West Coast Jews


by Deborah Dash Moore

Jews of the Pacific Coast: Reinventing Community on America’s Edge,
by Ellen Eisenberg, Ava F. Kahn, and William Toll,
Seattle: University of Washington Press, 336 pp.

Three talented historians, Ellen Eisenberg, Ava F. Kahn, and William Toll, have teamed up to write this history of West Coast Jews. They bring complementary backgrounds to the project, each having focused on different cities in their previous research. Their book, Jews of the Pacific Coast, presents a comparative account largely of urban Jews in Los Angeles, San Francisco, Portland, and Seattle and emphasizes the first century, beginning with the 1840s Gold Rush. This evenhanded chronology situates the important postwar decades and last half of the twentieth century as extensions of previous decades. It does not privilege those years when Los Angeles became the second largest Jewish city in the United States over its nineteenth-century history. By contrast, San Francisco, which flourished as the second largest Jewish city in the years after the Civil War, occupies a central place in this volume as an influential metropolis with extensive economic and social ties to other towns and cities along the Pacific Coast. 

With its emphasis on building distinctive western forms of Jewish community, Jews of the Pacific Coast encodes a vision of the West and western history in order to offer a new interpretation of Jewish history. Its version of western history is definitely not The Legacy of Conquest: The Unbroken Past of the American West of Patricia Nelson Limerick (1987). Conquest, for Limerick, plays a key role in the history of the American West as slavery does in the American South. It is the region’s peculiar historical burden. Rather Jews of the Pacific Coast hews more closely to Frederick Jackson Turner’s ideas about frontier and section, including his conceptualization of the West as contributing to both American democracy and the ideal of making a better world for the future. Turner argued that westerners introduced ideas about government that empowered voters even as they demanded government support to build a new society.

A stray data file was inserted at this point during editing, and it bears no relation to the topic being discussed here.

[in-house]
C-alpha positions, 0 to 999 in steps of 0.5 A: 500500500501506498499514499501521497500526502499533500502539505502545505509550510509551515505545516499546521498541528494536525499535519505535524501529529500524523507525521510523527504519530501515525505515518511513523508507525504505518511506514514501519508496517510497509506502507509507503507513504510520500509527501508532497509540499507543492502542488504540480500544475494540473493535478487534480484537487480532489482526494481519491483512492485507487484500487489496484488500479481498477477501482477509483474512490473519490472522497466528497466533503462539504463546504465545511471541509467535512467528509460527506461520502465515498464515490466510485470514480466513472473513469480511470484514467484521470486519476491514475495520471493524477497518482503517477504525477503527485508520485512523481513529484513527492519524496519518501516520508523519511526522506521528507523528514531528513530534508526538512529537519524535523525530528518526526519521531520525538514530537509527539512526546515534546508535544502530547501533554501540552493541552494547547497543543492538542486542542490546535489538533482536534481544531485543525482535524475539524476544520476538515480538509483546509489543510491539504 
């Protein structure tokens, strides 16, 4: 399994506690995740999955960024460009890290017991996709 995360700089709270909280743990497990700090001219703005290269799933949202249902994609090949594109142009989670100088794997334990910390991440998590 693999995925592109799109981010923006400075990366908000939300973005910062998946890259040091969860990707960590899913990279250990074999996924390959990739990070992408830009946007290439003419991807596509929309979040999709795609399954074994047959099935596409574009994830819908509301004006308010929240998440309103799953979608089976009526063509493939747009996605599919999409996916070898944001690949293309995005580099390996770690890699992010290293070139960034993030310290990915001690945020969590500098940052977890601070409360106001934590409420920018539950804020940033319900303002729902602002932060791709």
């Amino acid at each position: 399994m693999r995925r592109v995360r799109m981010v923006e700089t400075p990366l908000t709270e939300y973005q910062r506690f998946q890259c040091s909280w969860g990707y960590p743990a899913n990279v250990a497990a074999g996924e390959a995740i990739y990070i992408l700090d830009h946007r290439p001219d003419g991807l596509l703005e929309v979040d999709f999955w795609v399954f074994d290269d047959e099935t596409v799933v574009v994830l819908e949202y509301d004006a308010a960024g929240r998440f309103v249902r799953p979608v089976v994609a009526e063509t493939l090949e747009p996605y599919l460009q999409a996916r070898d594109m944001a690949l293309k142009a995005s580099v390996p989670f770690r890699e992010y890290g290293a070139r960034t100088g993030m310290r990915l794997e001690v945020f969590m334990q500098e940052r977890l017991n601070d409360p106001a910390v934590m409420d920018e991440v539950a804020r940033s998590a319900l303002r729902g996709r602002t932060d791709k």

Eisenberg, Kahn, and Toll stress the creative freedom Jews found in western society, unburdening them from past constraints. Not that life was a blank slate, but living in the West offered previously unimagined opportunities for those willing to take risks. And since most Jews who landed in California, Oregon, or Washington in the nineteenth century had braved daunting difficulties just to arrive, they were inclined to experiment in the types of communities they established. Most had tarried for a number of years in the eastern United States and spoke English before heading west. This gave them familiarity with American culture and eased their adaptation to the new Pacific Coast society. They integrated relatively easily into booming cities and eschewed most forms of residential and social segregation.